Justice minister calls for replay

DUBLIN - The Football Association of Ireland (FAI) responded to national outrage on Thursday by calling on FIFA to order a replay of the controversial World Cup play-off against France.

Disappointed Irish fans woke up to newspaper headlines of "Le Cheat" and "The Hand of Frog" after striker Thierry Henry handled the ball in the build-up to the decisive goal on Wednesday that sent France to next year's finals.

The FAI said the extra time goal at the Stade de France, which gave France a 2-1 aggregate win and dominated news bulletins in Ireland all day, as well as being discussed in parliament, had "damaged the integrity of the sport."

Citing a decision to invalidate the result of a World Cup qualifier between Uzbekistan and Bahrain in 2005 as a precedent, FAI chief executive John Delaney said he was not calling for a replay simply out of principle.

"When you ask me is this clutching at straws, we have to do what we are doing. We have to do it. It is up to the people who govern the game now, if they really believe in the principals of fair play then step forward," Delaney said.

"Every time I go to congress it is all about fair play and fair play ambassadors.. .but well done is better than well said. They're words, I'd like to see actions," he said, adding that he had also written to the French FA on the matter.

The Irish government supported the call and Prime Minister Brian Cowen said he would discuss the matter with French President Nicolas Sarkozy in Brussels where they were attending a meeting to decide on the European Union's first president.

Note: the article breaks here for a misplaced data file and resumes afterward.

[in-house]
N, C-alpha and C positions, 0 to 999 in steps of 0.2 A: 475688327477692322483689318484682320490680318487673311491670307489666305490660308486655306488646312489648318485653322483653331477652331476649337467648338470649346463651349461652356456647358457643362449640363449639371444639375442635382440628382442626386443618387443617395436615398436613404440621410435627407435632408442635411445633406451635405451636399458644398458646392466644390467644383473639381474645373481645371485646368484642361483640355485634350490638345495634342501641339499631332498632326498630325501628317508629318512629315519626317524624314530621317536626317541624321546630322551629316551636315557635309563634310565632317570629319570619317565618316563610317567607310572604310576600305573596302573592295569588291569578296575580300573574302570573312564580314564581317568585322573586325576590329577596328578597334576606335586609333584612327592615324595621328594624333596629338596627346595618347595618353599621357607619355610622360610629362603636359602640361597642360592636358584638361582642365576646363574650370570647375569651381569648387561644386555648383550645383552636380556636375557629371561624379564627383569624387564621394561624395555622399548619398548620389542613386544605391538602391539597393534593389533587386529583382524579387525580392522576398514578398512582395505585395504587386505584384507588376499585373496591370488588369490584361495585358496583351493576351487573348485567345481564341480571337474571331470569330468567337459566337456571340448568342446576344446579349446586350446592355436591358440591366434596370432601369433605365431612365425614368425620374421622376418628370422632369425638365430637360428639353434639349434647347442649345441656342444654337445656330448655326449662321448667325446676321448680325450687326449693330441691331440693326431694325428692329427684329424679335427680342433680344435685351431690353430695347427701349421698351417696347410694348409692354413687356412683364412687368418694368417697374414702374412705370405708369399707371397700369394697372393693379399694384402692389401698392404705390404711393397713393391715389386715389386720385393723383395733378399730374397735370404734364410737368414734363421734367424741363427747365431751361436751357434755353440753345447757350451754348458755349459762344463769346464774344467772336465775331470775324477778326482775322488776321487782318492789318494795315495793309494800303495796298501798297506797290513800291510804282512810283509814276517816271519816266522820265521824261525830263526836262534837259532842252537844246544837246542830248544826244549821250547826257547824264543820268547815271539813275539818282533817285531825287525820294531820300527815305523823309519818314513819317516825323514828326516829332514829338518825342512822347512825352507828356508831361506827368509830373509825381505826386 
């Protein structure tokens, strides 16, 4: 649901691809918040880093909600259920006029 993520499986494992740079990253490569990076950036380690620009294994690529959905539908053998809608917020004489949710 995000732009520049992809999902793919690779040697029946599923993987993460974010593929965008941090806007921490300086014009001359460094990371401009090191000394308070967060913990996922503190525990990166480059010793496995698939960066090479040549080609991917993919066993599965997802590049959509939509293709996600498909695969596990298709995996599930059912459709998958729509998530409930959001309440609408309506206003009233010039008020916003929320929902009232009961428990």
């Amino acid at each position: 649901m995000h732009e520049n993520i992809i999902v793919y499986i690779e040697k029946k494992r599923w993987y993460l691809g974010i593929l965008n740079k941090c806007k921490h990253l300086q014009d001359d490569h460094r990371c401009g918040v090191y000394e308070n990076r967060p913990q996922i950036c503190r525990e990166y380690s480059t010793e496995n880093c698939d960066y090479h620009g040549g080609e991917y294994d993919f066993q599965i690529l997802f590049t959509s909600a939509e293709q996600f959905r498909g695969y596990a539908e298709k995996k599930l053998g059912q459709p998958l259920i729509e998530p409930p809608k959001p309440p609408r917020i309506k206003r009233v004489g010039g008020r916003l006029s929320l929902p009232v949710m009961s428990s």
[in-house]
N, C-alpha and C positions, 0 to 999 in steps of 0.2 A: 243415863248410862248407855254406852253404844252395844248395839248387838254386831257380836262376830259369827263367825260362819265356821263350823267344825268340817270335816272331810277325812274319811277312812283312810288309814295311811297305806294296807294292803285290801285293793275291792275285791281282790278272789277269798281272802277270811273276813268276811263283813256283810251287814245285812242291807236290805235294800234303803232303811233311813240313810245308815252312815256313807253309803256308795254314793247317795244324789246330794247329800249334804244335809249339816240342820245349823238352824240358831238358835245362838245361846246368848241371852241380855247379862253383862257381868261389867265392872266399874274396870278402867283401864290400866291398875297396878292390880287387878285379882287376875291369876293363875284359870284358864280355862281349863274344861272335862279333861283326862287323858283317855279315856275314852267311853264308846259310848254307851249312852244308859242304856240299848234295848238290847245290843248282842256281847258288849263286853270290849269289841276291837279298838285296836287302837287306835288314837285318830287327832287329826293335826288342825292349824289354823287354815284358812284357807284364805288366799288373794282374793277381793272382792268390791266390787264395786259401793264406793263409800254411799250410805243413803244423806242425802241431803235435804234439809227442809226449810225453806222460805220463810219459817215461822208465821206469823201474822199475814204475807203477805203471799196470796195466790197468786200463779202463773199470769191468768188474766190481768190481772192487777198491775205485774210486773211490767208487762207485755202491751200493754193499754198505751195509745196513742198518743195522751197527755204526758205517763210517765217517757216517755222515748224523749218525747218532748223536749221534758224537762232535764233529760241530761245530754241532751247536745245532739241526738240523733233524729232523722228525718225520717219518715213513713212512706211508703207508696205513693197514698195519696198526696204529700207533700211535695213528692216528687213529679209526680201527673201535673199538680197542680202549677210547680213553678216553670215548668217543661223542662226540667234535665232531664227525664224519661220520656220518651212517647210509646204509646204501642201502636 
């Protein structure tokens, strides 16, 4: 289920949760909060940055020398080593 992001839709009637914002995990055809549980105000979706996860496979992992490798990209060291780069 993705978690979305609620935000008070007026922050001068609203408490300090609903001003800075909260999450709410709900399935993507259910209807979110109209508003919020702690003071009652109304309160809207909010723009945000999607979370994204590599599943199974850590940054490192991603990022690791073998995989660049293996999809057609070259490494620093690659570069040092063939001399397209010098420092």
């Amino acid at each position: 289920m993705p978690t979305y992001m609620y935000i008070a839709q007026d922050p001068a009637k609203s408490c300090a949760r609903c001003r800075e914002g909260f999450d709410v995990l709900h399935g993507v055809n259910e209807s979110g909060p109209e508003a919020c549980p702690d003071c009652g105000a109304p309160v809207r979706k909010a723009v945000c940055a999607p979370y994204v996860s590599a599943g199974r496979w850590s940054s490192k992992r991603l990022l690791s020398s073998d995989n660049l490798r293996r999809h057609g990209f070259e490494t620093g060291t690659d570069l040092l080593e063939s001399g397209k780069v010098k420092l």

Earlier, Irish justice minister Dermot Ahern led the outcry for a rematch, a call that was backed by 95 percent of some 10,000 people who needed just 10 minutes to text their support to a radio poll run by national broadcaster RTE.

"It's the least we owe the thousands of devastated young fans around the country. Otherwise, if that result remains, it reinforces the view that if you cheat, you will win," Ahern told Ireland's Newstalk radio station.

Elsewhere, a group calling itself Irish Fans For Justice said it would organise a protest at the French Embassy in Dublin on Saturday, urging fans to bring "placards, banners and noise."


However, Ireland manager Giovanni Trapattoni added a touch more realism into the debate, telling a news conference it would be impossible to replay the match.

"I cannot ask this because I know it is impossible. When a referee decides, it ends the game for me," he said.

The Italian instead criticised FIFA's late decision to seed the playoff draw and called on the ruling body to scrap extra time in similar games as it handed an advantage to the team drawn at home in the second leg.

While Ireland were understandably devastated, France were far from praised in the local media after William Gallas's goal booked their plane tickets to South Africa.

"The hand of God," screamed a headline on the front page of French sports daily L'Equipe, referring to Diego Maradona's infamous hand-made goal in a 1986 World Cup quarter-final.

"France have qualified for the 2010 World Cup, that's for sure, but the result, the most essential thing in sport after all, is not enough to erase the uneasy feeling we had last night," the newspaper wrote.

Keen to stop the matter descending into a